Nine hitter: All-Time Red Sox catcher – Jason Varitek
Honestly, this is the one that might upset some people. It’s definitely my most “controversial” inclusion. That’s not because of Jason Varitek, but because of Carlton Fisk. Most people would probably put Fisk here. But it’s Varitek and I’ll give you a few reasons why.
First of all, Fisk spent 24 seasons in the Majors – 13 were with the Chicago White Sox. The other 11 were with Boston, and one of those was 1969, when he played in two games. Fisk’s real rookie year was 1971. His numbers were great in Boston, but so were Varitek’s.
Tek slashed .256/.341/.435 with 306 doubles, 14 triples, and 193 home runs in 15 seasons with Boston (his entire career). In 5,099 at-bats, the switch-hitter drove in 757 runs and scored 664 more, stealing 25 bases.
Varitek was a great offensive threat at catcher. That’s not what made him so special though. The big knock on him was that he didn’t have good arm strength. His 23% caught stealing rate sort of proves that to be true. However, defensively he was a superstar. Tek was a master at blocking the plate and framing pitches. He saved a lot of runs and stole a lot of strikes for his pitchers.
There also has never been a better game-caller that I have seen than Jason Varitek. He was a master at it. His dedication to this part of the game is legendary too, as he study the other team’s hitters so well that he knew exactly what to throw them in every situation.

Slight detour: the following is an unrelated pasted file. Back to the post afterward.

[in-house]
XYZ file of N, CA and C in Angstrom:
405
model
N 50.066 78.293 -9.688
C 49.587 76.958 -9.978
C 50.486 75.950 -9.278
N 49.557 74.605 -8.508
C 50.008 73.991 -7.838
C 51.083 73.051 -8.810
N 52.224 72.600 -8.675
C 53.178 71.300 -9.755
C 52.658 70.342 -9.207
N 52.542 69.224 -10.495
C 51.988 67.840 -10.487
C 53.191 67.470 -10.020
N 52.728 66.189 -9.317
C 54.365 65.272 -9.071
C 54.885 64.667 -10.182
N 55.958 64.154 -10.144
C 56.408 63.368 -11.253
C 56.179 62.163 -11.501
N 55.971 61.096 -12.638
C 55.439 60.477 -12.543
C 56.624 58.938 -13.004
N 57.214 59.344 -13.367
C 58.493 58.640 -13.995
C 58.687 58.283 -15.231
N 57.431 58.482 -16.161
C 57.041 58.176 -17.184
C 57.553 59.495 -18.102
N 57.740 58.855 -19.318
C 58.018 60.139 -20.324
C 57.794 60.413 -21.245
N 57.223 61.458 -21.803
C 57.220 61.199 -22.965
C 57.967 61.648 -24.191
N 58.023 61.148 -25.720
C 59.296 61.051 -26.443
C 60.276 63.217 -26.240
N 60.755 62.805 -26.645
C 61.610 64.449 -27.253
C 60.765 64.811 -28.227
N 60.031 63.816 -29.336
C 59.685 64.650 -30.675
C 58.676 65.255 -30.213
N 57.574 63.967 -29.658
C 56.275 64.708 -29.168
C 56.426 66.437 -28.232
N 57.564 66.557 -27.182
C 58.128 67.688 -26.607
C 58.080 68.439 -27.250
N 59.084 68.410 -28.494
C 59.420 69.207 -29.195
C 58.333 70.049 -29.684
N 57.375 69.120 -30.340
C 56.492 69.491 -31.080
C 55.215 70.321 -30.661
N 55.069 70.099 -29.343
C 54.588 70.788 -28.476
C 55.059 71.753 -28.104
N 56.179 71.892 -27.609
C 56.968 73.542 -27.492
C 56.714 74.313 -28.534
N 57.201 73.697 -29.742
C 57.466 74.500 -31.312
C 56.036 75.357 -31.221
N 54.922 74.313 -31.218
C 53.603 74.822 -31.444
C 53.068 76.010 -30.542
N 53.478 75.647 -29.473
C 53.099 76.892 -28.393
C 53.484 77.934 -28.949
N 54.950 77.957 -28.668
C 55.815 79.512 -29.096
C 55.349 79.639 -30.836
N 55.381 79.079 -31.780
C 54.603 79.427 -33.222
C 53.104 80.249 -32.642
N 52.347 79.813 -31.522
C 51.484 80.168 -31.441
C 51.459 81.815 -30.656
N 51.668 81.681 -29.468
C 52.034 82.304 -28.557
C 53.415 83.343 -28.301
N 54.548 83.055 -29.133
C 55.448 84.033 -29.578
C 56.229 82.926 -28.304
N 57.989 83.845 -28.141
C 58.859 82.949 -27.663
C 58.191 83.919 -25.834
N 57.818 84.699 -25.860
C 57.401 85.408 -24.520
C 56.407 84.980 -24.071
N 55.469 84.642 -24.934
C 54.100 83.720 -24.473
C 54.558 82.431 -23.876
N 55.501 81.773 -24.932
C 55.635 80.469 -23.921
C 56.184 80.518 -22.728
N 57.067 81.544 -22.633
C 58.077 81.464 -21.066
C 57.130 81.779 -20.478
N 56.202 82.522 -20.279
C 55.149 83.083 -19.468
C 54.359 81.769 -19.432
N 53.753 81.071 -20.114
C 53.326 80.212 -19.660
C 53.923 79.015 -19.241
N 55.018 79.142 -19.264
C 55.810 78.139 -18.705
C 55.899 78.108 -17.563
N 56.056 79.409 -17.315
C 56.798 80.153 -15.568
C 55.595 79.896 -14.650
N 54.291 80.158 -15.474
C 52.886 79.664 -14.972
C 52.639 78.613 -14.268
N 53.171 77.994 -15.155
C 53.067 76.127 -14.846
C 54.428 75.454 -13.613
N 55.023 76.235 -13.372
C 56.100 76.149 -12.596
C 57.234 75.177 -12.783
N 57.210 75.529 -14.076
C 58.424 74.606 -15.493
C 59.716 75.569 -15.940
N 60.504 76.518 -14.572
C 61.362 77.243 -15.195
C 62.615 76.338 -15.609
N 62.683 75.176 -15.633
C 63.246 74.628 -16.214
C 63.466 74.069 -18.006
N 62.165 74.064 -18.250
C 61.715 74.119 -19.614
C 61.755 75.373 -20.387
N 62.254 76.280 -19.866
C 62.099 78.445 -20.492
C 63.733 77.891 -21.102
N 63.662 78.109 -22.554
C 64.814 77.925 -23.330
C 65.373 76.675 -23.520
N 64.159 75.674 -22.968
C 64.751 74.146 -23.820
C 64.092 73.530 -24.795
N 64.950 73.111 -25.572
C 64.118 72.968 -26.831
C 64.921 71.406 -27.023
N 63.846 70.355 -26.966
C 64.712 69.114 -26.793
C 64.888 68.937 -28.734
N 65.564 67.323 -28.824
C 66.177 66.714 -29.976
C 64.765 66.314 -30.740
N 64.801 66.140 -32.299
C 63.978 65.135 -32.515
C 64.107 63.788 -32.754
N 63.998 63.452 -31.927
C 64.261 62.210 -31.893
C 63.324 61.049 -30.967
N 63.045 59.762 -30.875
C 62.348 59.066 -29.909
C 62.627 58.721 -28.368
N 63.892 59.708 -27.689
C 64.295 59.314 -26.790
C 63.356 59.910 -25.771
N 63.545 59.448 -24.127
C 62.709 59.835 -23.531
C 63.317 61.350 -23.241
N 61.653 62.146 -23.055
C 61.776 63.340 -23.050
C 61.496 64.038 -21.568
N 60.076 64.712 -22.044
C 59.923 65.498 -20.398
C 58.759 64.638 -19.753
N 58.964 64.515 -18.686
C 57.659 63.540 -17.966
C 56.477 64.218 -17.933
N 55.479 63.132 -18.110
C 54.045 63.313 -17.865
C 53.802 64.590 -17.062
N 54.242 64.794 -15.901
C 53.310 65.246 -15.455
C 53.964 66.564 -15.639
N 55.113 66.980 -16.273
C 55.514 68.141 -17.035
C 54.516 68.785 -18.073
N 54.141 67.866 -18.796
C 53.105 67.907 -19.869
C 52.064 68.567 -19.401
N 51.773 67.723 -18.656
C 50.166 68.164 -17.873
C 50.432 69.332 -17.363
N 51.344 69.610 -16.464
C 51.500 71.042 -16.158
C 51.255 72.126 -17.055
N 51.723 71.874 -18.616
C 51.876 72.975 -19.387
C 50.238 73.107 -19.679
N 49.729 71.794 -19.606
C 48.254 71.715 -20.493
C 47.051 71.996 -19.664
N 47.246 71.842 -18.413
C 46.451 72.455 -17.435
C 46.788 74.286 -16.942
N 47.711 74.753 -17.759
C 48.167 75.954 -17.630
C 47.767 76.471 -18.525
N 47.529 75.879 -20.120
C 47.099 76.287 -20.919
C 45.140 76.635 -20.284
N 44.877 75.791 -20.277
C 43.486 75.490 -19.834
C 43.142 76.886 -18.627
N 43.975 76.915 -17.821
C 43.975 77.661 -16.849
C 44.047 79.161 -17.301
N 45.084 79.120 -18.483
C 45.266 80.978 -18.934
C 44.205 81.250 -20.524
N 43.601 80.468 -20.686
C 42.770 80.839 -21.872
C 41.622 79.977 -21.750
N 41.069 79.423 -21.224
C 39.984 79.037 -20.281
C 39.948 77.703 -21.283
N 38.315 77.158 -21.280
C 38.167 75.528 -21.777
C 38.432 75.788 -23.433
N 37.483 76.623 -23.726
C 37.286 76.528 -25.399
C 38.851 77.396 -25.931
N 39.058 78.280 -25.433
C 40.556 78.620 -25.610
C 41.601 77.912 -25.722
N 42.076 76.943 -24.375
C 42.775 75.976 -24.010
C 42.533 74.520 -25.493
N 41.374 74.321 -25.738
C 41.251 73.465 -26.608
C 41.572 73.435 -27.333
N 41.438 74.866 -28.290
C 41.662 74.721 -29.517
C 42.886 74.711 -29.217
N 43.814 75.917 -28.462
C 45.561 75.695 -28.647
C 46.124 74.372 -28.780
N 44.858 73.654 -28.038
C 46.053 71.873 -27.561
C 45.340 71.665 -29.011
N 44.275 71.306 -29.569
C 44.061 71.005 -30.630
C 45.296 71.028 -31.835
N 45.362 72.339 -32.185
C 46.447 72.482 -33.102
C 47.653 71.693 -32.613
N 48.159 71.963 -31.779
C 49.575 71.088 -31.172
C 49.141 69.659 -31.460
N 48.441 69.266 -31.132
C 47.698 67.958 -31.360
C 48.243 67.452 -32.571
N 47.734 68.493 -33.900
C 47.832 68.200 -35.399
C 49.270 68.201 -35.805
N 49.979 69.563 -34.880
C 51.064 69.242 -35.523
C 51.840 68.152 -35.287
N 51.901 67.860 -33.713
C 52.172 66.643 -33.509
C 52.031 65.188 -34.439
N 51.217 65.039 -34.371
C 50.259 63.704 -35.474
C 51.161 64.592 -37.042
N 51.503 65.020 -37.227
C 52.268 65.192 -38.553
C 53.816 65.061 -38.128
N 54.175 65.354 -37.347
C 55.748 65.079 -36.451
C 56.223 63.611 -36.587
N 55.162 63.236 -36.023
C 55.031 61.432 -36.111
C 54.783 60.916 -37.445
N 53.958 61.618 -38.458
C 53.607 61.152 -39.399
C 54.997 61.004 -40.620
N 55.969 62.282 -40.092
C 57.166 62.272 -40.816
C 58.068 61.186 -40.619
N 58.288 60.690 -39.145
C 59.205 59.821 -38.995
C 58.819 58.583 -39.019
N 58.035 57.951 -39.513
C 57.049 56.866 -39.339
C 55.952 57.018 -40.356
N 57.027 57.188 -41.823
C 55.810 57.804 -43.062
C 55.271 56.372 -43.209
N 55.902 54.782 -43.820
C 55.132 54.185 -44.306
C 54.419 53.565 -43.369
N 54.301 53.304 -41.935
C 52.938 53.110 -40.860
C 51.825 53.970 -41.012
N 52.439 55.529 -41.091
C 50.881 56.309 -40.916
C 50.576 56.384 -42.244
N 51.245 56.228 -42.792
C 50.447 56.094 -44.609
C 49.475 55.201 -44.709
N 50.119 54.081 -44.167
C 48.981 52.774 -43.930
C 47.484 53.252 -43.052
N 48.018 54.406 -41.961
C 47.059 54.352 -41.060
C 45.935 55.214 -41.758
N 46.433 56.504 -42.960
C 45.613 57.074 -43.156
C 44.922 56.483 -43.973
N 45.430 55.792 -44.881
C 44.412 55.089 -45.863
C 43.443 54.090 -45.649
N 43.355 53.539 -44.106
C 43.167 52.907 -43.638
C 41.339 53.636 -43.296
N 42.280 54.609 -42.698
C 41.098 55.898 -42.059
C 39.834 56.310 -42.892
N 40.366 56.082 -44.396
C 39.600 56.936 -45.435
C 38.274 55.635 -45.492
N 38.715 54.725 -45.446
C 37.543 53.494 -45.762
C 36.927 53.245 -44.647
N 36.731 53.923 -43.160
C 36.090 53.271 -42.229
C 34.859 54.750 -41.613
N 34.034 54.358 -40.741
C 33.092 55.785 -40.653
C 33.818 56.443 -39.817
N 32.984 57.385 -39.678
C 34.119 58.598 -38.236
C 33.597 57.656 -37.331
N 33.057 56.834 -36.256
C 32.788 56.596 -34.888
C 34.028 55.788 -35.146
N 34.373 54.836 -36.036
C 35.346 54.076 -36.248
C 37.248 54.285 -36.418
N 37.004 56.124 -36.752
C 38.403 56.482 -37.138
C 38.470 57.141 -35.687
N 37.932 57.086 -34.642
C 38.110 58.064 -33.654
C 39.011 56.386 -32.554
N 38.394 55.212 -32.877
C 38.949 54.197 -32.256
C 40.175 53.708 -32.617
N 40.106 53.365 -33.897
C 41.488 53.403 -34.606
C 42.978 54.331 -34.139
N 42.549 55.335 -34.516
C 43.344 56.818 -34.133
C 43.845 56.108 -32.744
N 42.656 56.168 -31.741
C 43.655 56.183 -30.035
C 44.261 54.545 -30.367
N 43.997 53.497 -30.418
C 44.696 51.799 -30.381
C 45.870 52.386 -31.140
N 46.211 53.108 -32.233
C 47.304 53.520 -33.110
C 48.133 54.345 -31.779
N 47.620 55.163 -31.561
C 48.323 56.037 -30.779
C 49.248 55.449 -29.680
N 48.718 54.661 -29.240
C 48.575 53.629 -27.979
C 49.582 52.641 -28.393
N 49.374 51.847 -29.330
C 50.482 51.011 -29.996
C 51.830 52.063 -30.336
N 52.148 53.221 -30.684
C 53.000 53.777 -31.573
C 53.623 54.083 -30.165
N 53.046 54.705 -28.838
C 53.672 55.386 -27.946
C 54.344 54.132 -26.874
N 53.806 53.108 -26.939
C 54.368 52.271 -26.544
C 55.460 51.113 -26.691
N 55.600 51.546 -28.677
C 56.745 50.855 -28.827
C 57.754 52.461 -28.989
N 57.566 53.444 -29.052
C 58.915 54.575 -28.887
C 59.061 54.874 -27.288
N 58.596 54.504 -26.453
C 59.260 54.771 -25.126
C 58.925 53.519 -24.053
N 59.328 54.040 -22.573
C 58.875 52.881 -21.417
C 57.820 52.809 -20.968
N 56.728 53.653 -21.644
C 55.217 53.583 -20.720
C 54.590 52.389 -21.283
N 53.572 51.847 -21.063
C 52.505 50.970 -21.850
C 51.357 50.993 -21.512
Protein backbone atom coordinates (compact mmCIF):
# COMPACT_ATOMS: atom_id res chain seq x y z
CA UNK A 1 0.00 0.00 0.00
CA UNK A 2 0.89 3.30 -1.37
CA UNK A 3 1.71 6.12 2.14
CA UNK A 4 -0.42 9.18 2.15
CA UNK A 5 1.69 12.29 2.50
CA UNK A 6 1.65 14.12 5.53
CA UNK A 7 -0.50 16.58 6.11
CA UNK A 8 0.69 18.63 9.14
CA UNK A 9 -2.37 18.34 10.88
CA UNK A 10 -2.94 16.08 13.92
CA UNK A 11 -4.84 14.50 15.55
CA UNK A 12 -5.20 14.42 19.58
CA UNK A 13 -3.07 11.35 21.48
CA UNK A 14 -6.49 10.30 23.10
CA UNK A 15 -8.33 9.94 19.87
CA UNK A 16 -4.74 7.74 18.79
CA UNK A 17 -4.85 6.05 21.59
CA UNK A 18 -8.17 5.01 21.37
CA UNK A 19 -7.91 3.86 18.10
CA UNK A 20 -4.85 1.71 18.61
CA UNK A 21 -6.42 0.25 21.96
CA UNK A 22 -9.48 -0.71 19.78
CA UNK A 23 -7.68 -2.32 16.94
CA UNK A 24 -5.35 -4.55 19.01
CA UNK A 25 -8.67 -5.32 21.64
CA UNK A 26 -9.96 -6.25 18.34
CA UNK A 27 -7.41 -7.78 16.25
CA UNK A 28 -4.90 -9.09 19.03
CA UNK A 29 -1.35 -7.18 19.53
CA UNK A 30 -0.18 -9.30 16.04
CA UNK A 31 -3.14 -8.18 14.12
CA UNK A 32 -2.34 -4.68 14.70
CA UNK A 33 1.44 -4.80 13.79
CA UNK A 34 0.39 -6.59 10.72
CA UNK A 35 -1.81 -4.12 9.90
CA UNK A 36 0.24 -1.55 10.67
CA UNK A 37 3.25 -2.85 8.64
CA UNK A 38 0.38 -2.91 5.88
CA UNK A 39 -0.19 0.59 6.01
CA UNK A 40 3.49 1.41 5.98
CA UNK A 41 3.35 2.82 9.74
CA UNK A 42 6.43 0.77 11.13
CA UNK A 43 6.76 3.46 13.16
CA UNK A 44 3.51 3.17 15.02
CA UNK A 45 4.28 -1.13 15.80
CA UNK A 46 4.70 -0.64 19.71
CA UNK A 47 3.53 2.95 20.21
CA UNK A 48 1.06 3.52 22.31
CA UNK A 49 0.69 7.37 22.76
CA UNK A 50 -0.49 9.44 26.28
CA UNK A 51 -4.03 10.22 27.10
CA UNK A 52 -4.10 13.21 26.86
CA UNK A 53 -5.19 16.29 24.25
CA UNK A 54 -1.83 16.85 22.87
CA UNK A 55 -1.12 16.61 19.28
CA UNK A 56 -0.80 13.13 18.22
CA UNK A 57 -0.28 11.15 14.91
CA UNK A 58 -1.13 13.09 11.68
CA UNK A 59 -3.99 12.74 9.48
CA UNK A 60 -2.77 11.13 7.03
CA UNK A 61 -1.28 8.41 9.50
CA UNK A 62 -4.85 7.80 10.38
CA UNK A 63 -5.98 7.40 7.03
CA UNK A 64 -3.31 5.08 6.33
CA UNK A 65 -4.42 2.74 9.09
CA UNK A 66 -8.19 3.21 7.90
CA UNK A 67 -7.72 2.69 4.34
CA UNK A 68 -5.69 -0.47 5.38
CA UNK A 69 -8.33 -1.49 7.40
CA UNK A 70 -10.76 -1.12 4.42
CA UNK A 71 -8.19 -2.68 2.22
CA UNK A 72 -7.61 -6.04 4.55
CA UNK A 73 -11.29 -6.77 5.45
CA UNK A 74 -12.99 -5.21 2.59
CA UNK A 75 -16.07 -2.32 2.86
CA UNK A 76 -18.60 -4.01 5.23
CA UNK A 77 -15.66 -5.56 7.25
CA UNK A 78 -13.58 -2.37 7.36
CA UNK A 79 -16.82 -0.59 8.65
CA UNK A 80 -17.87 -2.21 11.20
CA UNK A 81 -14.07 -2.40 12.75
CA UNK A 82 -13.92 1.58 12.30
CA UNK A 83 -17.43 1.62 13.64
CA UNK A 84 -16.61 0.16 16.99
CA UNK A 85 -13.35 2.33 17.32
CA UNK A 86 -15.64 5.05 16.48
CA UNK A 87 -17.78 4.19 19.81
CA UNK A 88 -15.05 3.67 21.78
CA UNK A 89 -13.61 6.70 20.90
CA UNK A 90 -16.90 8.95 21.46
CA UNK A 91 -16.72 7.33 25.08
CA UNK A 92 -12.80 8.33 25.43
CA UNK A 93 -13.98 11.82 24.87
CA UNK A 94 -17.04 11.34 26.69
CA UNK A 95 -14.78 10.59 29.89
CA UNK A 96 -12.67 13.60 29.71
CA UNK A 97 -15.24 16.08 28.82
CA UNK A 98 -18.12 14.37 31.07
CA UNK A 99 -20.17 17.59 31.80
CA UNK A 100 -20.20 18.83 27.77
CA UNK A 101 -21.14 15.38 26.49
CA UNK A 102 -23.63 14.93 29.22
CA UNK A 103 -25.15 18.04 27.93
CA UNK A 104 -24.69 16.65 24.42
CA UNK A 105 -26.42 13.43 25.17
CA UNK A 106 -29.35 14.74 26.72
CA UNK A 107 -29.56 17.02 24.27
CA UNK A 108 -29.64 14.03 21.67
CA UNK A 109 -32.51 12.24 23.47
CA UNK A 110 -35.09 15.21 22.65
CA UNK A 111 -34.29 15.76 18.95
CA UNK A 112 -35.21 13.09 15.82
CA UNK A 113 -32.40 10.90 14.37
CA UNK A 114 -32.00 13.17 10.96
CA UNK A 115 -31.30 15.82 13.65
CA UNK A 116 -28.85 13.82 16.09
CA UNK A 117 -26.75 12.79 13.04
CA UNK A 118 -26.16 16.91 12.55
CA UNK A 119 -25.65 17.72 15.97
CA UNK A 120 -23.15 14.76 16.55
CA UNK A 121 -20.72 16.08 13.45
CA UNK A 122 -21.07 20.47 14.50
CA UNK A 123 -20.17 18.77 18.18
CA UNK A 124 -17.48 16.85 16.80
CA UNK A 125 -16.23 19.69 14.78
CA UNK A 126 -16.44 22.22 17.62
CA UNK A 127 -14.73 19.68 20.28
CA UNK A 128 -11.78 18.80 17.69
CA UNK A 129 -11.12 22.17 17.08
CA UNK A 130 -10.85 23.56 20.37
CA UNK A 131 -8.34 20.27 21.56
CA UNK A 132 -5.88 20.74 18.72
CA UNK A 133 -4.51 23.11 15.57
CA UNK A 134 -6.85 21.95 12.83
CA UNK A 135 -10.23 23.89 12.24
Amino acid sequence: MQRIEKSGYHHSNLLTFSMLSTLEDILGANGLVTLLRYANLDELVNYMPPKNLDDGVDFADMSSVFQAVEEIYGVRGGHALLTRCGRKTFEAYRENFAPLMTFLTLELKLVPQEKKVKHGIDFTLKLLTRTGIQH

This helped Varitek to a pretty cool record. He is tied with Philadelphia Phillies legend Carlos Ruiz for the most no-hitters caught in a career (four). That’s no accident either, no one helped their pitchers out more than Tek.
The awards sort of alluded him. In his career, Varitek made just three All-Star games. He finished in the top-30 for MVP voting three times, won one Gold Glove, and one Silver Slugger award. Most importantly though, he was part of two Championship teams (2004 and 2007) and he played a massive role both times.
He was also such a leader, being the last Boston player to rock the “C” on his chest. In fact, you could argue he helped out with that 2013 World Series as well. Jarrod Saltalamacchia was the catcher for that Boston team, and he made strides behind the plate immediately after arriving in Boston – which was 2011 (Varitek’s last year). That’s no coincidence, Tek was a teacher and probably loved to pass on the knowledge.
He also stayed on with Boston immediately, taking a role with the team in 2012. Imagine the benefits he gives to the catchers and pitchers on the team getting to learn from him.
Varitek is the other player I was talking about when I mentioned that the Red Sox might have some “managing prospects”. He has insane knowledge of the game and could absolutely take over as a manager one day.
I considered putting Pedroia in the nine-hole and having it be that whole “second leadoff” thing. But Tek felt good here. He did spend some time here back in the day anyways (although he was mostly used in the seventh spot, then sixth, then eighth). But having some pop like his at the very bottom of the order would be fun. He’s mostly here to help the pitchers anyways.